A landlocked B&O steel boxcar, compete with the top-side brake wheel, sitting on a short spur track near the Columbus, Ohio airport that had long been cut off from the main. It looks like it spent its last days in MOW service. It was scrapped on-site a few years after this 1987 photo.
Near downtown Columbus, Ohio in 1986, I found this weather-beaten “phone booth” surrounded by bulrushes along what once was the Panhandle Line of the Pennsylvania Railroad.
A string of old Milwaukee Road freight cars and a caboose, white-lined and ready to be scrapped, sat on a spur on a cold, winter day  just north of Ottumwa, Iowa in 1980. The caboose managed to survive and was bought and restored by a rail museum in Wisconsin.
The former Wabash (N&W) depot at Liberty Center, Ohio in 1985. The depot was moved and preserved and the rail line is now a recreational trail.
An old industrial spur is barely visible in the dirt between the huge old warehouses near downtown Omaha, Nebraska in 1981. It was once served by the Union Pacific Railroad. Today, all of this is gone and the land redeveloped. One can still imagine an old steam or diesel switcher navigating through this “canyon”.
It was a typically foggy morning along the coast of Maine in August of 1984. Where once the Maine Central ran through the coastal town of Milbridge, only the old depot and tracks remained. The line had not seen service in over a decade.
Land-locked on what’s left of the old Toledo & Ohio Central (NYCRR) yard at Bucyrus, Ohio, I found this Norfolk & Western caboose in 2014. It is privately owned and still there.

Stu NicholsonPhotographs and text Copyright 2017

6 thoughts on “Railroads in the Weeds

  1. This was a very thoughtful and evocative look at abandoned railroads. The images really brought home the message of the text, the sadness of a once busy route now lying abandoned and forgotten.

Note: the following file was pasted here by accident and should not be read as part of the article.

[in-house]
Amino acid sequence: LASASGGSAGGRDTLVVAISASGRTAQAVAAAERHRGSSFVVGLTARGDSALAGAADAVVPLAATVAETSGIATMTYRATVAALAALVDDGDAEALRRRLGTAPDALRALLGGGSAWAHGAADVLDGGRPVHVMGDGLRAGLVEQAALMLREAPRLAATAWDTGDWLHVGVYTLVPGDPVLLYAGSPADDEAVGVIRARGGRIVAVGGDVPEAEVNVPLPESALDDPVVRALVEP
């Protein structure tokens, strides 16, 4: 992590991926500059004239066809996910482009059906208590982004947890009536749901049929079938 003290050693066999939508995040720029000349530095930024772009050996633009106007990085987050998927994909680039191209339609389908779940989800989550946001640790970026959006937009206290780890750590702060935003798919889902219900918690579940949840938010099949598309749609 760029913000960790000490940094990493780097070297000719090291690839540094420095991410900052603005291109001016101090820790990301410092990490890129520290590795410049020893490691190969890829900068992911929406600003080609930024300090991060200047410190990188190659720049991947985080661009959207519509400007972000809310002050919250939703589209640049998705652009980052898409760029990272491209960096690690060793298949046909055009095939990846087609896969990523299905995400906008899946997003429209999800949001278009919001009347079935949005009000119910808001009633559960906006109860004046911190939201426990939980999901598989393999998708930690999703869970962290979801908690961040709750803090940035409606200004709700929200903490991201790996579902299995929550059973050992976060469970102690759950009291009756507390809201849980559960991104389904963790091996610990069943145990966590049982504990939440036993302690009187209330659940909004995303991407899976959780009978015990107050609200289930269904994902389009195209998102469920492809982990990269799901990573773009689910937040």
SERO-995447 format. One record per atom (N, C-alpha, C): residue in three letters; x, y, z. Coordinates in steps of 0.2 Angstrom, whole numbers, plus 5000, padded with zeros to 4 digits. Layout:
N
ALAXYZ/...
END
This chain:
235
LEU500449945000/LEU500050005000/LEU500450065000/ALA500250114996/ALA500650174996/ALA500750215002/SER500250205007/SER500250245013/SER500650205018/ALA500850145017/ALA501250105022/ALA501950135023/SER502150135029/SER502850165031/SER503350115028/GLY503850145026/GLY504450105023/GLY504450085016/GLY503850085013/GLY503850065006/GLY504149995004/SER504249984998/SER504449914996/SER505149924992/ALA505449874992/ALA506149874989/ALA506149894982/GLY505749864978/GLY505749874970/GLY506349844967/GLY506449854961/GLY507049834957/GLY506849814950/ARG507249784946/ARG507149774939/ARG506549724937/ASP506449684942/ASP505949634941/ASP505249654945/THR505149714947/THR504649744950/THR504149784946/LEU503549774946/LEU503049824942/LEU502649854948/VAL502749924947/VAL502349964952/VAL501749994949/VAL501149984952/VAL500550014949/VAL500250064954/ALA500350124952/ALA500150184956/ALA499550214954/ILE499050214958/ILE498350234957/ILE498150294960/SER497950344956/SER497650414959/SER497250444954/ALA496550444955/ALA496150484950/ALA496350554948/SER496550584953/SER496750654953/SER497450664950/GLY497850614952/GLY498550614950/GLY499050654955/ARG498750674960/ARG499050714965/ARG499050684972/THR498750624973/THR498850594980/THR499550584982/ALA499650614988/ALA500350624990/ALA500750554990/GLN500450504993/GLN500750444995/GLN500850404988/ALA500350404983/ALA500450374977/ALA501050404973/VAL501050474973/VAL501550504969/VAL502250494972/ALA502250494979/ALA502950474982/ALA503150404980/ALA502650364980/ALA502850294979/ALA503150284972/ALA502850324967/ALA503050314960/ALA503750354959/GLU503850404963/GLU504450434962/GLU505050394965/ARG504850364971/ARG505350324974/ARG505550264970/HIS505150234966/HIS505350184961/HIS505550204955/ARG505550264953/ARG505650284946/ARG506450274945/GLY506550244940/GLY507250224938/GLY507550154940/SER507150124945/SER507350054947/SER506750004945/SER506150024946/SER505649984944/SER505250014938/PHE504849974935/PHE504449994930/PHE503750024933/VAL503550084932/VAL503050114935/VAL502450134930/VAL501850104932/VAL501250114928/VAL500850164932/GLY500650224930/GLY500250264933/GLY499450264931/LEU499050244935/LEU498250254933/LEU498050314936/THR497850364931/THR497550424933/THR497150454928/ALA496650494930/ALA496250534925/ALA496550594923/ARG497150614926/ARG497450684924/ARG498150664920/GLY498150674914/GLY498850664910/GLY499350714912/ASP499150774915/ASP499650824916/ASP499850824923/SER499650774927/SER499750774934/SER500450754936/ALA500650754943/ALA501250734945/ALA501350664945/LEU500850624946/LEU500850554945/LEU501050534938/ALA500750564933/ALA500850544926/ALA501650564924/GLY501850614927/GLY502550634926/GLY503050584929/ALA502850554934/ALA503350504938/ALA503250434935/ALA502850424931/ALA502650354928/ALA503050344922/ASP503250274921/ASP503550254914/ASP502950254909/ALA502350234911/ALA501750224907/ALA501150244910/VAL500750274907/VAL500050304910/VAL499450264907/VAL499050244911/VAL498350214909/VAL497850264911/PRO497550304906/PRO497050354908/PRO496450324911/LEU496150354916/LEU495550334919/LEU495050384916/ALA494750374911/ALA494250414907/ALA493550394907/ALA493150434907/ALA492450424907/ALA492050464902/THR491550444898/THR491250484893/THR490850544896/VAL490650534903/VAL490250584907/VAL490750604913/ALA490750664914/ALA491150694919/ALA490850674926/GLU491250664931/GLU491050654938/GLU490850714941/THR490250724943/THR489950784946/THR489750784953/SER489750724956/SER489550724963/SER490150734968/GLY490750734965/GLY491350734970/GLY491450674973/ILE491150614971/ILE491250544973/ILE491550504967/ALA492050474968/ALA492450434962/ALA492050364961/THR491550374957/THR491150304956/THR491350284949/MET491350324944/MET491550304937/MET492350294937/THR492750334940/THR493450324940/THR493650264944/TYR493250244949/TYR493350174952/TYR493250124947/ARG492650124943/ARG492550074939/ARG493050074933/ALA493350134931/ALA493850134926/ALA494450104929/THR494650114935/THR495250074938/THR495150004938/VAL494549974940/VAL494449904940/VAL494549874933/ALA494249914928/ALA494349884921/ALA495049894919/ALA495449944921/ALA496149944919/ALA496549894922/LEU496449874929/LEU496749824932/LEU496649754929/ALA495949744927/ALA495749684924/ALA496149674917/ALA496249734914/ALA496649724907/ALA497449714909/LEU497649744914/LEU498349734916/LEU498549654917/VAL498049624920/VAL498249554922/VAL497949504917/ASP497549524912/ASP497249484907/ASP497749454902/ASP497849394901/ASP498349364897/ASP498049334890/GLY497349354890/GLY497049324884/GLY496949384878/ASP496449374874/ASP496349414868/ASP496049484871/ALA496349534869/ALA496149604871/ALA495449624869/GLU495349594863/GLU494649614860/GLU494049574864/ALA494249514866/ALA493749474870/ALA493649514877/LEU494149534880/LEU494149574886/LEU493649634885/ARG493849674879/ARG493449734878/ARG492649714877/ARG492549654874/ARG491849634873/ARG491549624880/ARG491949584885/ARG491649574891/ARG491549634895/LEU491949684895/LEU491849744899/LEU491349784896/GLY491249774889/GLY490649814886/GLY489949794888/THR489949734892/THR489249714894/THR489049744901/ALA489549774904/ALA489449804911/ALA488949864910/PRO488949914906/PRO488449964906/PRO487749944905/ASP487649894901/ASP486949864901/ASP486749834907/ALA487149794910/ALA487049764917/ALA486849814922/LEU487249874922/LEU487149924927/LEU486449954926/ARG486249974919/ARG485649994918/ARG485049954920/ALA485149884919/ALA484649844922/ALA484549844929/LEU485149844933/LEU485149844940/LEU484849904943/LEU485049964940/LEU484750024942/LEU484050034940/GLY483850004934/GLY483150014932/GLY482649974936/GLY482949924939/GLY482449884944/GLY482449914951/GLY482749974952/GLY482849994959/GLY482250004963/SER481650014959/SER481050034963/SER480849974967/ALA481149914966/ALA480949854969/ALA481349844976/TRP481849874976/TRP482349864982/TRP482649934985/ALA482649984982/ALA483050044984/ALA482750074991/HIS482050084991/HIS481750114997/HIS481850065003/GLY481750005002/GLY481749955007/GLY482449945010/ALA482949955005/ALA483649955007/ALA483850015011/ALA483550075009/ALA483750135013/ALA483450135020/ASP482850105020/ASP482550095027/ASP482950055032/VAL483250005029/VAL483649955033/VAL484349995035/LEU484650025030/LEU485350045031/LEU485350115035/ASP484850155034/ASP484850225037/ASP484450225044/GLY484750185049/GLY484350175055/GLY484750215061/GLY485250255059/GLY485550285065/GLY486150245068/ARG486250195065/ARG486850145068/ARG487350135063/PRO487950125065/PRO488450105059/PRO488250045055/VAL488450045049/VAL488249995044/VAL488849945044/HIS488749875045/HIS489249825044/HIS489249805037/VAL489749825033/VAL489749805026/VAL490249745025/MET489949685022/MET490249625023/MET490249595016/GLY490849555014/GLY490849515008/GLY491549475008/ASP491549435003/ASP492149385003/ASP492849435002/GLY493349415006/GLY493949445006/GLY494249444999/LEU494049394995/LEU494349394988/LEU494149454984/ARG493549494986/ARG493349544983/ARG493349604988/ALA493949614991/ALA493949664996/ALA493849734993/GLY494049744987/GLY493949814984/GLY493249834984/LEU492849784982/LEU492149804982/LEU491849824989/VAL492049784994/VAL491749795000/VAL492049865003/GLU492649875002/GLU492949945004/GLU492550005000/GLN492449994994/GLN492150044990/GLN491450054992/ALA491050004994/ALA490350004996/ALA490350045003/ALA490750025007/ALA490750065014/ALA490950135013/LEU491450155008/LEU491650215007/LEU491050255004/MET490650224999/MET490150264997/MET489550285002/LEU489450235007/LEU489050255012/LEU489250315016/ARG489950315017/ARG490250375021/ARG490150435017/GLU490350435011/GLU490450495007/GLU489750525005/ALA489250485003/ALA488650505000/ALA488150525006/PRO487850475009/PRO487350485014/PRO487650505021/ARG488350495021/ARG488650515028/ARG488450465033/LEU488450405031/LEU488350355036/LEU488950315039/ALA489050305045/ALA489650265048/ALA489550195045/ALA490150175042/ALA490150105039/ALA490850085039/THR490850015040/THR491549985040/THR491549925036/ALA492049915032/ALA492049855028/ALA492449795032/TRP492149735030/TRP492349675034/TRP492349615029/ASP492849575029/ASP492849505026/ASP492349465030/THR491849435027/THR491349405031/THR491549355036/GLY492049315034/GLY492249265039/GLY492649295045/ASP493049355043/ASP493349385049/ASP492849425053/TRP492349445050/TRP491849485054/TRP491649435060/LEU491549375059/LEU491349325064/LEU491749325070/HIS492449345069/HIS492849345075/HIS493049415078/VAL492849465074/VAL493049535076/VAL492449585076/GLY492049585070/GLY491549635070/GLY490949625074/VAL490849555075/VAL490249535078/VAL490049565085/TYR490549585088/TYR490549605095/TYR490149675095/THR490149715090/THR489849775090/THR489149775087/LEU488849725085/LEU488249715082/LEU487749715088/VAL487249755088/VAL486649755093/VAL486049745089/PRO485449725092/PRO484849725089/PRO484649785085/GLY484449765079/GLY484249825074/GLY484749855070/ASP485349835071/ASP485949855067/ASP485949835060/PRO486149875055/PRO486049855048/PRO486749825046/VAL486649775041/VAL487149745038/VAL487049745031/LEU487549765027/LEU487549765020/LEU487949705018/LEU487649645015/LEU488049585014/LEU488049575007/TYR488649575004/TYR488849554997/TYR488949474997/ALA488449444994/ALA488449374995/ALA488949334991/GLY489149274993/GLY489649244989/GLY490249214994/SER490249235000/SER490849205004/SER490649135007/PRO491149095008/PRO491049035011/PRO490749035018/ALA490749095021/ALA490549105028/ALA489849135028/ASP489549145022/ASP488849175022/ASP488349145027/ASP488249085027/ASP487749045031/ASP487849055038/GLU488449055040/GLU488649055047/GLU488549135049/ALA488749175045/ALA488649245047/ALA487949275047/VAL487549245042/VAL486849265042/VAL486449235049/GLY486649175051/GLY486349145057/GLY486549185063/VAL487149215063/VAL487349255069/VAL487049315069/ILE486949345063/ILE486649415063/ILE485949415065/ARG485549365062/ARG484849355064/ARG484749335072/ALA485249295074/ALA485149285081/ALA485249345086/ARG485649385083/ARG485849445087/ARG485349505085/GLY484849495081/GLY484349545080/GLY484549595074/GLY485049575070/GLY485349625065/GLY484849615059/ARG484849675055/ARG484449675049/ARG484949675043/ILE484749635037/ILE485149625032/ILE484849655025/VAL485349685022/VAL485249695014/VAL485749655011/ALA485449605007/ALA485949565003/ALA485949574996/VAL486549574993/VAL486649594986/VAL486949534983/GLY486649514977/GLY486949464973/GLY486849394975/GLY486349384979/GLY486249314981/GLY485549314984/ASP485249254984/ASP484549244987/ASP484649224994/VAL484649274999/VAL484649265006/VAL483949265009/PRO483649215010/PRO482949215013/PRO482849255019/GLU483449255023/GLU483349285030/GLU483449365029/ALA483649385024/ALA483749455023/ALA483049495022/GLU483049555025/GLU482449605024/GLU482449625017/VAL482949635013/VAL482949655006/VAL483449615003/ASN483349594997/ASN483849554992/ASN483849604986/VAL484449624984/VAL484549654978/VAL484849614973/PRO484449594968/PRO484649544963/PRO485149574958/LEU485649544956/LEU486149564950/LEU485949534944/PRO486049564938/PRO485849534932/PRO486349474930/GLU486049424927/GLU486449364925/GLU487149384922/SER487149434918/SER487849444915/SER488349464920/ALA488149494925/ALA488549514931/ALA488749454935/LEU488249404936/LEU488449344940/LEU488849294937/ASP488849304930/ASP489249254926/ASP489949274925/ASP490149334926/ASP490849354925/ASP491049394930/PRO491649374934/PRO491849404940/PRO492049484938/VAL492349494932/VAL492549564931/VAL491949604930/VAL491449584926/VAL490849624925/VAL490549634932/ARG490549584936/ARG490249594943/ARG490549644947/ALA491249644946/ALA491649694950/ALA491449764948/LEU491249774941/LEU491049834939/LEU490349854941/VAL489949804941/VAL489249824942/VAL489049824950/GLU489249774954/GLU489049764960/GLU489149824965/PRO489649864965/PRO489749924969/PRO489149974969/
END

1. Thanks for the thoughtful comment. I’ve been a history buff my whole life and railroads have always struck me as one of those threads that runs through that history.

  2. I believe this collection of photos is more relevant than most people give them credit. A lot of information is contained in these pictures, and if it weren’t for the fact that these former ROW’s have no business value to the railroads, these photos would have nothing in them but real estate. Abandon, but just their presence speaks volumes.

  3. Stu,
    Amazing what feelings you evoke with great pix and succinct, contextual cutlines. To me, you’re still a talented newsman with a great, big heart.

  4. Love your site….It connects with my RR DNA first created when I was 5 yrs old and given a cab ride in a steam yard switcher in Peterborough Ontario 1951..Last fall ran across two old diesel electrics and some passengers parked on a weed infested spur track near Oneoneta NY